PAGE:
Western University of Health Sciences’ College of Optometry celebrated a new beginning in providing eye care to the community.
The Eye Care Institute at WesternU, part of the Patient Care Center at 795 E. Second St., Pomona, California 91766, officially opened on Tuesday, Sept. 20, 2016.
“I’d like to thank everyone for taking time out of their busy schedules to help us celebrate where we’ve been, where we are today and the future of eye care,” said College of Optometry Founding Dean Elizabeth Hoppe, OD, MPH, DrPH. “As you mix, mingle and greet us today, please note we love to take care of members of the community in a comprehensive and interprofessional manner. We hope to amaze you with our technology but we hope that you remember us for our humanistic touch.”
Special guests included WesternU President Daniel R. Wilson, MD, PhD, Pomona Mayor Elliott Rothman, Pomona Unified School District board member Roberta Perlman, OD, California Optometric Association President Stevin Minie, OD, and representatives from the Pomona Chamber of Commerce and the offices of U.S. Rep. Norma Torres, Assemblyman Freddie Rodriguez, state Sen. Connie Leyva and Los Angeles County Supervisor Hilda Solis.
The Eye Care Institute opened in 2010 as the Eye Care Center, offering 20 examination lanes and services including primary eye care, contact lenses, diagnosis, treatment and management of ocular diseases, pediatric eye care and vision therapy, vision rehabilitation, and neuro-optometric rehabilitation. The Eye Care Institute will continue to offer comprehensive patient care and education from experienced WesternU faculty and interns, as it has since its opening.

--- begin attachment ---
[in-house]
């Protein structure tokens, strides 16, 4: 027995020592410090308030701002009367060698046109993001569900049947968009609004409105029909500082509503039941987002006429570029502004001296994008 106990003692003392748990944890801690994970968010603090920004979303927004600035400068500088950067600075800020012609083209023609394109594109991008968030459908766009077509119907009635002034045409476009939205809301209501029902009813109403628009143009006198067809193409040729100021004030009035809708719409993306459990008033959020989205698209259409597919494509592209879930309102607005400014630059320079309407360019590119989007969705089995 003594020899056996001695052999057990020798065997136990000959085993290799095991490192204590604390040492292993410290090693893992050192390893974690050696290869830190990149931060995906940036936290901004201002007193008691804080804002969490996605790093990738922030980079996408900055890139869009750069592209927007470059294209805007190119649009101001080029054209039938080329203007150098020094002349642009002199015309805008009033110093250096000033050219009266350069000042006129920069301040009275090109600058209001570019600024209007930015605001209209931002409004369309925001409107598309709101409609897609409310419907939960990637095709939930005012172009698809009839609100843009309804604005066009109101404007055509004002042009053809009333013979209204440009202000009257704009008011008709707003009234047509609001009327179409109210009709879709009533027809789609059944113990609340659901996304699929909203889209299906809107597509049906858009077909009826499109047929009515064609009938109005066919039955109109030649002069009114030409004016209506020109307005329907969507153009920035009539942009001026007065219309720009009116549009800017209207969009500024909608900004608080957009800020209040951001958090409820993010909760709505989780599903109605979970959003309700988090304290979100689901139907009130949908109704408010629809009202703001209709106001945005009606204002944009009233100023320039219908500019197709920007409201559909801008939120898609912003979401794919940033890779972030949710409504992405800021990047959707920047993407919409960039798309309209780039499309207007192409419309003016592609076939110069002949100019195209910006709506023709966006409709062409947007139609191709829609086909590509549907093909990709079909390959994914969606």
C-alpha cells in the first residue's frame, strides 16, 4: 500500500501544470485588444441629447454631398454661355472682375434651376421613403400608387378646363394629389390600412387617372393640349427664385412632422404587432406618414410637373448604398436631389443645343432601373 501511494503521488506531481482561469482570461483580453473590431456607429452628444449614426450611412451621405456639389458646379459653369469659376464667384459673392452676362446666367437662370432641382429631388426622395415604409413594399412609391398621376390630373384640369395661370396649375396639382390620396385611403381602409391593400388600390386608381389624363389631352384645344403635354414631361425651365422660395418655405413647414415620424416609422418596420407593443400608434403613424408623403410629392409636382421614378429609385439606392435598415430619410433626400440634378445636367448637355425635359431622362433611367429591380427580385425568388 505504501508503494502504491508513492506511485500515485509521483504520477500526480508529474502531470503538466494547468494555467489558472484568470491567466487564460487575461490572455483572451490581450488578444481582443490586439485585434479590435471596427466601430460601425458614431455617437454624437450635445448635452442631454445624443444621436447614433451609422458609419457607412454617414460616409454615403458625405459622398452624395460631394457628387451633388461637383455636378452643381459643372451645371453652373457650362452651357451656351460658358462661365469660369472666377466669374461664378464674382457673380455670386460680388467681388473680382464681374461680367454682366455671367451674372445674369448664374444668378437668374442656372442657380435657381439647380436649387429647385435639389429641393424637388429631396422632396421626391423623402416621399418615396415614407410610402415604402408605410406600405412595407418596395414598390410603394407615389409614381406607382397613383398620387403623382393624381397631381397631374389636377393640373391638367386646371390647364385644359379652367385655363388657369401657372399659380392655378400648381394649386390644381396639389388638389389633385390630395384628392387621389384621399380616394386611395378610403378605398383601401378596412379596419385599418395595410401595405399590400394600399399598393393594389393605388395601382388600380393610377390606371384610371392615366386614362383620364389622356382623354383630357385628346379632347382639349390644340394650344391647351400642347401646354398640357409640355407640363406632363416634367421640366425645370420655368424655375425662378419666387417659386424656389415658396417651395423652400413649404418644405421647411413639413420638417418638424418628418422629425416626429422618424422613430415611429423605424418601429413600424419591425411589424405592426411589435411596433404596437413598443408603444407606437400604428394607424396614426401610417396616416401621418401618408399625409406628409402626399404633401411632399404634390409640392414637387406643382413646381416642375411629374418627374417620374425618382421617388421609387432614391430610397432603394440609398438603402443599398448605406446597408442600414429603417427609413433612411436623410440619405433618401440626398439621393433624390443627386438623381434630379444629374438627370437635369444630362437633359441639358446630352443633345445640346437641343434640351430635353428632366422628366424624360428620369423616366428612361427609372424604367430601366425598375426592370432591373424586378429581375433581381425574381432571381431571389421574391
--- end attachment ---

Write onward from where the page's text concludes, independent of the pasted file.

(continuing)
The College of Optometry hired a consulting team in 2015 to develop a marketing plan for its eye care facility. The most important aspect of the marketing strategy was the adoption of an identity, said College of Optometry Assistant Dean of Clinical Affairs Raymond Maeda, OD, FAAO.
“After numerous interviews and observations conducted by the team, it was determined that the identity that best reflects the Eye Care Institute was, ‘Changing lives through comprehensive, compassionate, state-of-the-art care,’” Maeda said. “To go with this, we felt the need for a name change, which is why we’re here today. We are proud to call our eye care facility the Eye Care Institute.”
The event also celebrated the Fraternal Order of Eagles’ (FOE) donation of special assistive technology for visually impaired children, enabling them to function more independently. Tim Weber represented FOE District 23, Sires and Arabella Unit 2, a branch of past FOE presidents.
Weber said making the donation was easy with the help of College of Optometry Chief of Vision Rehabilitation Service Linda Pang, OD, FAAO. It usually takes four to six months to coordinate a donation, but this one took six weeks.
“Dr. Pang sent us a wish list, and we were able to get everything on her wish list,” Weber said.